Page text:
In one week I had seen plenty of misery in Greece’s train of misfortune. Apart from protest slogans covering public and private walls, the homeless people sleeping on the sidewalks, and the soup kitchens, it is the generalized distress that has struck me.
“The great thinkers of the Age of Reason and the Enlightenment were scientists.” So begins Steven Pinker’s recent controversial essay on scientism and its virtues. At the risk of pedantry, it seems important to point out that the word “scientist” didn’t even exist in the period Pinker references
A central problem for #Marx21c is that as commodification becomes more abstract, the concrete comes back to haunt it in the form of the metabolic rifts characteristic of the Anthropocene. What resources do we have for thinking this?
Sure, #AllLivesMatter — but this is a call to remember basic human rights. No, #BlackLivesMatter is not the same thing, it is not a special interest within a larger existential frame. #BlackLivesMatter is not a reminder. It is a proclamation that enough is enough.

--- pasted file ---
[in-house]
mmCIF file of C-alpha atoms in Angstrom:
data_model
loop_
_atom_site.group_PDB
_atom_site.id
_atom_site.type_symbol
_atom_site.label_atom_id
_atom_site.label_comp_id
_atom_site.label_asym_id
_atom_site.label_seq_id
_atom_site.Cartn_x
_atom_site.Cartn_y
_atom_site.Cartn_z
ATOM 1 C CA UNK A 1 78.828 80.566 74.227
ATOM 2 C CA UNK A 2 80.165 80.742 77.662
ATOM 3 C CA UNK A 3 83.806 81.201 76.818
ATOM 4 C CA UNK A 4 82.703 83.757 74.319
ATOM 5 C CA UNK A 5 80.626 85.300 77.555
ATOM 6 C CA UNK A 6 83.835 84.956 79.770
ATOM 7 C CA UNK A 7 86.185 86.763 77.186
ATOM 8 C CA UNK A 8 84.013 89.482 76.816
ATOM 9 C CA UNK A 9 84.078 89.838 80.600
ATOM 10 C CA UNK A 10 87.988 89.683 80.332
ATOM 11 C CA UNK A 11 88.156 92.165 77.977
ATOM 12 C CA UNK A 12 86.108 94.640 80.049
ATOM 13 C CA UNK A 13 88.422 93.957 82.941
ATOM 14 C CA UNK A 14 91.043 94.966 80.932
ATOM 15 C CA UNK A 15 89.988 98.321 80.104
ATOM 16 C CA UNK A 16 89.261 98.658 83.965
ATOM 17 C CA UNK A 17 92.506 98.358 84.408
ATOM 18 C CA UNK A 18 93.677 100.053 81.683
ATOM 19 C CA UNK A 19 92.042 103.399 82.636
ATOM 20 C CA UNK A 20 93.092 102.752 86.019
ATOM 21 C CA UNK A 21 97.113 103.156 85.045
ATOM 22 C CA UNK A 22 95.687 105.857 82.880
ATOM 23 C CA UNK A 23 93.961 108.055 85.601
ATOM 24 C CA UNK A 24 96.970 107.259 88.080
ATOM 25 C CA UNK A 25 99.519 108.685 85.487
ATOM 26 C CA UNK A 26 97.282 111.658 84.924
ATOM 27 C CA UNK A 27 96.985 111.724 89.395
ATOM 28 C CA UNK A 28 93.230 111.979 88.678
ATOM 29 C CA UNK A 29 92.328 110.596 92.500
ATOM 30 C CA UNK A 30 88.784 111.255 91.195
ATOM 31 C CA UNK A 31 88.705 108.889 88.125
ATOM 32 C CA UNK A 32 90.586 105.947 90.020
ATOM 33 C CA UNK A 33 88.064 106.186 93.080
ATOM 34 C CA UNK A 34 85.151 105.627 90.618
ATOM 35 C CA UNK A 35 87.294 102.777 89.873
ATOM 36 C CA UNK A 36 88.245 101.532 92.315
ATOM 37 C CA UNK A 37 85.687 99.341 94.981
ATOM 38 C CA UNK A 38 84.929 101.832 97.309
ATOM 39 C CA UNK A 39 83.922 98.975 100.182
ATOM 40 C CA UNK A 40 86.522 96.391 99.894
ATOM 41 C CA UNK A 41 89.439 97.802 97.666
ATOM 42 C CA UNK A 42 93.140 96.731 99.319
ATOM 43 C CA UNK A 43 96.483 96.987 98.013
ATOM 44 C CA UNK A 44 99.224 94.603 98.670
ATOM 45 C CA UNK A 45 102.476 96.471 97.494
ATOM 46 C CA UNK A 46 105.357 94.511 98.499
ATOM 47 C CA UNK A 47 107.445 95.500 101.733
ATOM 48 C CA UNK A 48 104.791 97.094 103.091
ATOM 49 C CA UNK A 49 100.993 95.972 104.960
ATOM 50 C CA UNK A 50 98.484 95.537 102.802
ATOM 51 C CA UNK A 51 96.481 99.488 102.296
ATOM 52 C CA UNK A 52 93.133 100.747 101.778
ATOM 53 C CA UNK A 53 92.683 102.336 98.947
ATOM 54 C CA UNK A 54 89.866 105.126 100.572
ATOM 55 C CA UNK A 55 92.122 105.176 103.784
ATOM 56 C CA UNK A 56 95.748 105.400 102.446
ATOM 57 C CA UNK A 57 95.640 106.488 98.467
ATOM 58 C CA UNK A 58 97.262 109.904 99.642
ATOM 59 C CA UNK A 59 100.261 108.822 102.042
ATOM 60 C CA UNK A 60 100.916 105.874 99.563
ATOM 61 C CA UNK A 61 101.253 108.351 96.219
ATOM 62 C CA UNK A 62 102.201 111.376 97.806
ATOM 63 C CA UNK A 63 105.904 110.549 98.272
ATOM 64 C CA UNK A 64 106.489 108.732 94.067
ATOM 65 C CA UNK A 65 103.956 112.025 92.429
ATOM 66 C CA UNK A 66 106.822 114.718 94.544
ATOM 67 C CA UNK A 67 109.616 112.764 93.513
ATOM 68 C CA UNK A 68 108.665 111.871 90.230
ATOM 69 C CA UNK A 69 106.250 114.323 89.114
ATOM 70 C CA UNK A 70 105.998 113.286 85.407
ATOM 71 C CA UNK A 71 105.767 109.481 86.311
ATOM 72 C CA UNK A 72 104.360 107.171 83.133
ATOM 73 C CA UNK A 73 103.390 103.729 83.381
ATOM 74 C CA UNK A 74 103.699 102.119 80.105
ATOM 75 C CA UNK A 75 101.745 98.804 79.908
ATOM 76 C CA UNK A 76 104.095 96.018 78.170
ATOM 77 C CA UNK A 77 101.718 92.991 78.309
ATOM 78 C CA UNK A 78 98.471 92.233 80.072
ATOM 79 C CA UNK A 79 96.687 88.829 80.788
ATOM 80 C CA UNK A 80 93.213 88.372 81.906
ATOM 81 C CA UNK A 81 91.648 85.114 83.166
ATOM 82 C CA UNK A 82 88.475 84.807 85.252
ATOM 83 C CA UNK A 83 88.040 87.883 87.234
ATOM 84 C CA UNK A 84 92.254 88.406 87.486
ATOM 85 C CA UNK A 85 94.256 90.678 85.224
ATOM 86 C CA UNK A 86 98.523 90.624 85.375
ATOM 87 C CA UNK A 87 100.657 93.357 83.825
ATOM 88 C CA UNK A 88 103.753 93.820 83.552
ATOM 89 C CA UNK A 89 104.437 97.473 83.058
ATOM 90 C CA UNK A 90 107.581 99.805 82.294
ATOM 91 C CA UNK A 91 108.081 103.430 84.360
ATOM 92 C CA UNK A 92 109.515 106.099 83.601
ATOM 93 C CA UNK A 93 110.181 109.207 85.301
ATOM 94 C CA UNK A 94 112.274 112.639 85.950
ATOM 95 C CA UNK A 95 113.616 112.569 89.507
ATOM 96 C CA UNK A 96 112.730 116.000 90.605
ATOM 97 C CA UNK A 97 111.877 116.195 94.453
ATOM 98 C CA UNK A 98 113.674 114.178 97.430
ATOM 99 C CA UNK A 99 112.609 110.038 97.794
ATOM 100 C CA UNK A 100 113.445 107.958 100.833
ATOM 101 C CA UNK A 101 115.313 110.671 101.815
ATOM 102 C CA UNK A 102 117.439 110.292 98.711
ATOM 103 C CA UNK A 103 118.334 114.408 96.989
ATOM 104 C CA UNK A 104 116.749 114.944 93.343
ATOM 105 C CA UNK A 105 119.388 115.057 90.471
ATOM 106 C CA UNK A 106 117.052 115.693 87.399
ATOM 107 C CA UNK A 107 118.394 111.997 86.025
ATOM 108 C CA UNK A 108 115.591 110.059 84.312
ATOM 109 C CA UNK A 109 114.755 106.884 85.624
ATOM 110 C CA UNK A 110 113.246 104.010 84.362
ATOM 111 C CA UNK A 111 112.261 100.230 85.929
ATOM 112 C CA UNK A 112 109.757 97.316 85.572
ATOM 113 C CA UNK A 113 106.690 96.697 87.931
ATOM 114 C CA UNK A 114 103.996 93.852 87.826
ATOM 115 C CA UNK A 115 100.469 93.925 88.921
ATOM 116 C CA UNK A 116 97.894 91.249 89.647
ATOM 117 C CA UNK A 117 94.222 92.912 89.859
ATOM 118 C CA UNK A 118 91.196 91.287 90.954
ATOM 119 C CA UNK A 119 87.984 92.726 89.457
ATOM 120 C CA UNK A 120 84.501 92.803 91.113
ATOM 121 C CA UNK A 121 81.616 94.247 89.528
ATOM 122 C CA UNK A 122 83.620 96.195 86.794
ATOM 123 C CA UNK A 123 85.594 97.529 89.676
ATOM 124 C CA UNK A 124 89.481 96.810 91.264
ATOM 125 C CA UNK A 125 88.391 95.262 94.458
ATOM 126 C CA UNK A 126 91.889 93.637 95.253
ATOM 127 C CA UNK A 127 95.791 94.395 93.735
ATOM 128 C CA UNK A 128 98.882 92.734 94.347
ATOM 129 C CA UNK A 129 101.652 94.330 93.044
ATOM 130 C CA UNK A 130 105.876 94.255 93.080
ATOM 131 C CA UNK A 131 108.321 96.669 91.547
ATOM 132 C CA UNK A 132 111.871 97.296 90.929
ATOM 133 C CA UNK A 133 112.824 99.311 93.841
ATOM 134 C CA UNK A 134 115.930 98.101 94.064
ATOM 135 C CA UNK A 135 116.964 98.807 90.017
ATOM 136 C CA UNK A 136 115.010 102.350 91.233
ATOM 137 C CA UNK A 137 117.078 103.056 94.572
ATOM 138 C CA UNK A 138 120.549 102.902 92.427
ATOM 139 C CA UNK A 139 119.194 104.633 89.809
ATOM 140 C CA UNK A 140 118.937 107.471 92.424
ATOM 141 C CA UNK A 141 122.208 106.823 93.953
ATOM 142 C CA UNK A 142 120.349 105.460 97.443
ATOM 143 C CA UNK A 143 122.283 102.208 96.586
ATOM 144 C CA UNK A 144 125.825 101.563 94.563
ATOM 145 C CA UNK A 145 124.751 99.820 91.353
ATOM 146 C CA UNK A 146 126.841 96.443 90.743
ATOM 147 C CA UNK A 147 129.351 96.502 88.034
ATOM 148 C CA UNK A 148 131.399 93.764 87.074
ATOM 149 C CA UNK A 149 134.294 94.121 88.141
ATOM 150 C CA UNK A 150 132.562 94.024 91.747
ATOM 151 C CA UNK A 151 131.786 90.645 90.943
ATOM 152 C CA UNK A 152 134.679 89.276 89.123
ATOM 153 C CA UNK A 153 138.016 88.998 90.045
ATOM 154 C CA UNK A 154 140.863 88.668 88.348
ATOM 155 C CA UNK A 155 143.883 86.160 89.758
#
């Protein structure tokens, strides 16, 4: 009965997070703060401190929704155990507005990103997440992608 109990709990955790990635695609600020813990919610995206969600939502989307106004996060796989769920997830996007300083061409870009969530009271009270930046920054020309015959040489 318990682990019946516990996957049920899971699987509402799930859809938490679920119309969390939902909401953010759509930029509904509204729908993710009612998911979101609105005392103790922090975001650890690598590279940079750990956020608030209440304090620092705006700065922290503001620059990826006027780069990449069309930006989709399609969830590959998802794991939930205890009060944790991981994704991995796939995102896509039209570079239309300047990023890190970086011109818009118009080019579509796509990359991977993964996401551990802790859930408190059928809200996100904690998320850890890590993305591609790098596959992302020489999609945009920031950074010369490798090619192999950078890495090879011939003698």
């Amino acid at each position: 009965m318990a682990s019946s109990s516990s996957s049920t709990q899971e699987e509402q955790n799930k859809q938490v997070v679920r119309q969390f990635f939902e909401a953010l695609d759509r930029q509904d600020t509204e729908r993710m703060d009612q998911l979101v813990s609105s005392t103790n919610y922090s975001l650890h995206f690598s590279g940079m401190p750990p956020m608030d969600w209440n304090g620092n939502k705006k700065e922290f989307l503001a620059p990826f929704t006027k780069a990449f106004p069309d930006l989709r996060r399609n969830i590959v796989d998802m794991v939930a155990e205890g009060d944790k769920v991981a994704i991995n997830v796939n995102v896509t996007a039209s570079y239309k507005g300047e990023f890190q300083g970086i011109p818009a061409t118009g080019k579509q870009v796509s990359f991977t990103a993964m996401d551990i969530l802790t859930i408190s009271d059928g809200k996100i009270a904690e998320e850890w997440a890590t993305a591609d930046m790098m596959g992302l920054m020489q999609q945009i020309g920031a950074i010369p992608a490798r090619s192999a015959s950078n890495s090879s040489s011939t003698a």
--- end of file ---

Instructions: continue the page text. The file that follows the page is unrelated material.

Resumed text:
The peculiar circumstances surrounding the publication of Michel Houellebecq’s latest novel constitute a case study in how even the biggest literary news stories are, in the wider scheme of things, small potatoes.
It’s easiest to start from the impulse to problematize the position of the flâneur. The ugly word privilege hovers around it, and we turn to questions that we know the answer to, “Who, exactly, is allowed to wander, like so?”
That Diana and the Amazons speak ‘hundreds’ of languages is believable, given their situation and seeming enlightenment; that English becomes their go-to choice for daily chats off the Greek coast, less so.
On the ancient river, seagull rock crests out of the waters. An outcrop within its sight is thorned by a few young silhouettes, taking turns plunging into the river some feet below. Riverboats and water taxis, white river cruise-ships weave short and cyclical tours between the two shores.